Mudd Creek about half way between the Nickajack Dam and Scottsboro, is a favorite bassin' hole for many of the local anglers. It is relatively shallow, with broad flats infested with stumps and milfoil. The channel of the old creek is winding, with many switchback turns and few straight sections. Large stumps and a line of grass mark its edge. Mudd Creek is one of the favorite areas for Bob Ballard, a local Pro and the '85 National Military Bass Champion. Bob's advice is to go to the far back of the navigable portion of the creek, where a railroad bridge crossing exists, and work your way out. In the Spring, he suggests using a spinner bait with a number seven blade around the stumps and newly emerging milfoil. However, the remainder of the year, Bob is adamant on using a plastic worm on the edge of the channel and, particularly, where small cuts or ditches enter the channel. "Mudd Creek is the most consistent location in Guntersville to take large bass on a year round basis," stated Ballard. "You can bang up your boat on the stumps, if you are not careful, but the fishing makes it worthwhile. The main river produces a lot of small bass, while this creek seems to have most of the upper river lunkers. I use nothing but 20 pound line. When a good bass comes on the lure, he's got lots of cover to dive into. You must immediately get his head up and hold it there, or you're as good as tangled."
Beginning slightly above Scottsboro and extending nearly to the lower dam, Guntersville takes on the characteristics of a lake. The main Tennessee River channel is fairly straight, with only slight directional variations, and is marked well with navigation buoys. Great expanses of backwater flats extend on either side of the river channel, complemented by a number of large feeder creeks. Creek names, such as 'Roseberry', 'North Sauty', 'South Sauty', 'Mink', 'Brown' and 'Town', are synonymous with great bassin' waters.
There are three distinct ways to fish this lower half of Guntersville: the milfoil beds and ledges in the back of the creeks and behind the river channel; the edges of the creek channels; and, the edge of the old river channel, itself. Guntersville has such an enormous bass population that determining just where to fish first is a real problem. In the Spring, the shallow flats are obviously the preferred locations to find most bass. However, the remainder of the year, the milfoil-covered river channel break is the most constant producer, particularly of large fish.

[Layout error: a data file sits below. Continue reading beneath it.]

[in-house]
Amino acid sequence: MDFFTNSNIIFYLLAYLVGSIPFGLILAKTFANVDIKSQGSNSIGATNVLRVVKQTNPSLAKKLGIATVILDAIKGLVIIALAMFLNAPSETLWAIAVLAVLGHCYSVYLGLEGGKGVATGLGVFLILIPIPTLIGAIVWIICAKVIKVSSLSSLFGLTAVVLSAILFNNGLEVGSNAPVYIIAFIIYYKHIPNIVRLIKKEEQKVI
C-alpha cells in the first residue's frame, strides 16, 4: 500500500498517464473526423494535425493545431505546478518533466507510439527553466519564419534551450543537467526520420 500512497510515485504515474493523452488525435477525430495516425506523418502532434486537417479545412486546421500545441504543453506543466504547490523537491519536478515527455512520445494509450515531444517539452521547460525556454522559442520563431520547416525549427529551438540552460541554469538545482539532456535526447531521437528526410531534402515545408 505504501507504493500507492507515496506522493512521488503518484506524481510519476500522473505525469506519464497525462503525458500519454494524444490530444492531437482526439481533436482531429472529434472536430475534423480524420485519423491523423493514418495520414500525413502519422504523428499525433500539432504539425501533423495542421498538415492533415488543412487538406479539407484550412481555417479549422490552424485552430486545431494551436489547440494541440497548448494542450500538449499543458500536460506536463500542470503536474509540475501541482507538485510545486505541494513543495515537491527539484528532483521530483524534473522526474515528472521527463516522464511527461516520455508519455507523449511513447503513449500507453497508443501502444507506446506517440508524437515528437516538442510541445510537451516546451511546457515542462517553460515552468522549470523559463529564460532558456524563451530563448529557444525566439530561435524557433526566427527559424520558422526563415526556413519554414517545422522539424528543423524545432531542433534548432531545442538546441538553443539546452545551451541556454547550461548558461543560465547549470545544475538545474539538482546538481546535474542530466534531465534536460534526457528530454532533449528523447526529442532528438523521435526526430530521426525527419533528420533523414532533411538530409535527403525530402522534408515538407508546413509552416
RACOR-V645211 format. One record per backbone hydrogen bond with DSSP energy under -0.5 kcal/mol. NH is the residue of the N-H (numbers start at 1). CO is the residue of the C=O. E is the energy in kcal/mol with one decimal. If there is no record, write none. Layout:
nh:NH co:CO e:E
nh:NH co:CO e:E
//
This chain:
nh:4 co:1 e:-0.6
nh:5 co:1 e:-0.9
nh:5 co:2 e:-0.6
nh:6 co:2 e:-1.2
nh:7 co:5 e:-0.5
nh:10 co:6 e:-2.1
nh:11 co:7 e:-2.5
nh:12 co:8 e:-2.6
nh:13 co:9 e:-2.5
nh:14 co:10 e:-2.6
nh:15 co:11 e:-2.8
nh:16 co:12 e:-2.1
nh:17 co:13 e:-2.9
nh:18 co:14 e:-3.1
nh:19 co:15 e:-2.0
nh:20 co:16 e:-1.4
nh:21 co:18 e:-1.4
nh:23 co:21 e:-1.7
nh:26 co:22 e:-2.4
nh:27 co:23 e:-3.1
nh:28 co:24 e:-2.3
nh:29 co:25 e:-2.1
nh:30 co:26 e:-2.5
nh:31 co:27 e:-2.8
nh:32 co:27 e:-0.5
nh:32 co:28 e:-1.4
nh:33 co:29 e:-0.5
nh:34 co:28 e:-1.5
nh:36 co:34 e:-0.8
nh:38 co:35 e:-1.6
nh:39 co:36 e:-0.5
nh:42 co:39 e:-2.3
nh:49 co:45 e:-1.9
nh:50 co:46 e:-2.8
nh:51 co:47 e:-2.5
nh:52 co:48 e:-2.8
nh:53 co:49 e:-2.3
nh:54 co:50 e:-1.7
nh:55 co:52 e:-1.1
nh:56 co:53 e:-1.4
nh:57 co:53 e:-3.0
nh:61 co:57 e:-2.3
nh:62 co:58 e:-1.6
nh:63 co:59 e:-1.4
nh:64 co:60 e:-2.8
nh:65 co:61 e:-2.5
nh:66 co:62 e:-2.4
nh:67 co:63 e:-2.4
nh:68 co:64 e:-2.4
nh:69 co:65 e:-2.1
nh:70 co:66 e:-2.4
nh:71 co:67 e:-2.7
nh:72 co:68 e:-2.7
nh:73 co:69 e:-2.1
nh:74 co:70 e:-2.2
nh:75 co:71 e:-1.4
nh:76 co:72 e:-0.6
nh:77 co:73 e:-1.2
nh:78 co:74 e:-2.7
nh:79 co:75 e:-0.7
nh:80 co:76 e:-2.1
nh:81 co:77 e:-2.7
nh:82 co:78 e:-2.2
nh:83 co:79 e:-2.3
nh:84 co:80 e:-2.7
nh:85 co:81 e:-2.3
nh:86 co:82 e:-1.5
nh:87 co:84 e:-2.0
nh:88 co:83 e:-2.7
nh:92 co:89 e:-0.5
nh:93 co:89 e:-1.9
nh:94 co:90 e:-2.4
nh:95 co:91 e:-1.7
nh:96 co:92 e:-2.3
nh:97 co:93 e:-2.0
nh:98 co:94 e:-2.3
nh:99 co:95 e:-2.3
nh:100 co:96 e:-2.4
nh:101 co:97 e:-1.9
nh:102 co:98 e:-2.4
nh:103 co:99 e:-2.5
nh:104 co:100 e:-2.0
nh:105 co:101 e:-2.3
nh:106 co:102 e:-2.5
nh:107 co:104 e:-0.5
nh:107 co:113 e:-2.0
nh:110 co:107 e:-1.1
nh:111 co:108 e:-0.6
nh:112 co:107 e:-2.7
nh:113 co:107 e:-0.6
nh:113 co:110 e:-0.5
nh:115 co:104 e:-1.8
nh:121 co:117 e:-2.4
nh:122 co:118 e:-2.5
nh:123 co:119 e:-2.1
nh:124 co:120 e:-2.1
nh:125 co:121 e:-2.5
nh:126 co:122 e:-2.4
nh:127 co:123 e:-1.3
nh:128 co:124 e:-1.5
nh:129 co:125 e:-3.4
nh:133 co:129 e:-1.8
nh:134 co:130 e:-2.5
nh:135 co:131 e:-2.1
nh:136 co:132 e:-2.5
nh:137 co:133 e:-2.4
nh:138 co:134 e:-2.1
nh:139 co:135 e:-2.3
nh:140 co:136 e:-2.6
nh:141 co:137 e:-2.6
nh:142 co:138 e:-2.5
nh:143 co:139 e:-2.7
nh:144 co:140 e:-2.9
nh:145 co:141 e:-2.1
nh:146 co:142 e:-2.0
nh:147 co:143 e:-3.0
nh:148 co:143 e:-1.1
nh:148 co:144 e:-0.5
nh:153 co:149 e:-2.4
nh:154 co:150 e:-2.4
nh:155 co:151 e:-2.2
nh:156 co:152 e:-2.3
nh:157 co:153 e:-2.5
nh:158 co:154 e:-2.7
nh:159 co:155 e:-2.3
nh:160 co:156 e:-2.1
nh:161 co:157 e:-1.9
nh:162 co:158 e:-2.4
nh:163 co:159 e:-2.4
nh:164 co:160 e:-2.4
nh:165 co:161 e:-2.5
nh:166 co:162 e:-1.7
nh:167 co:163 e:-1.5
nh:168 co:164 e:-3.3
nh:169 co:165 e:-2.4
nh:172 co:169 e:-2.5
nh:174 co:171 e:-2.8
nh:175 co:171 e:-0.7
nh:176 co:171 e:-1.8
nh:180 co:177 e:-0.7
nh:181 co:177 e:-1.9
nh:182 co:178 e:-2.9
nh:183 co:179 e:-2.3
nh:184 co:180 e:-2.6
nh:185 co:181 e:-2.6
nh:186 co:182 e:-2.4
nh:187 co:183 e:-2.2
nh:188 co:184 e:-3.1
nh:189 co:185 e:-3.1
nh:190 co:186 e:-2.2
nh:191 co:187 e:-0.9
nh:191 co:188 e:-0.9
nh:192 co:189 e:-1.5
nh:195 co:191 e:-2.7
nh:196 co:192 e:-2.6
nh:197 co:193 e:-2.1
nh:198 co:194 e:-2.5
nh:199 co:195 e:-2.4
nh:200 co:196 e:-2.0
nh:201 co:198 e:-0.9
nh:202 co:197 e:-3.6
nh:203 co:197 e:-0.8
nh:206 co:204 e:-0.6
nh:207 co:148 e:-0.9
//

Local Pro Sonny Thomas, from nearby Rainsville, is one of the more successful anglers on Guntersville. Some time ago, while filming segments for the Alabama Outdoors television program, Sonny explained his approach to fishing this great lake.
"There are always bass in and around the milfoil," Thomas explained. "I particularly like late Winter and early Spring when the grass is still just below the surface. Find yourself an old ditch or channel out in the flats and fish the shallow edge of it with a Bagley Killer B-2. Any place that is less than ten feet deep will have grass, so these edges are ideal. If the channel runs all the way out to the main river, it can really be productive. As the water continues to warm, the bass will disperse out into the large expanses of milfoil and you need to move with them. I have a thing for using a crank plug, but a white or chartreuse spinner is just as good. After the spawn, many fish can still be taken in the grass flats, but the drops on the main river channel are better then. A six inch worm is best out there. Catching 50 bass a day on this lake is fairly common, if you know where to fish."
The thickly matted grass along the main channel hides many huge stumps left from the timber clearing operations. These are the places that so many giant Alabama bass are taken. Many of the locals parallel the edge of the drop with deep running crank plugs, trying to clip the top of the stumps. Others prefer to toss plastic worms to the edges of the grass and work them down the drop. Either way is extremely effective. In the Winter months, a jig and pig is deadly on the channel break, especially where a creek channel converges. During the hottest parts of the Summer, the grass line produces hair-raising buzz bait action. If you've never seen a swirl the size of a number three wash tub under a buzz bait, you have missed a real bass fishing experience.
Tommy Roberts, another local Pro, likes to concentrate on hard structure. Consequently, he spends a lot of time on the edges of the creek channels and the few rock bluffs in the lower end of Guntersville. Tommy is extremely versatile and goes from plug, to spinner bait, to worm, to jig with equal efficiency. One important technique we learned from him was the utility of a black jig on a rock bluff. While the method is best in the Winter months, he effectively takes bass with it year round. Of the limited population of Kentucky bass in the lake, most are taken while fishing these deeper water locations.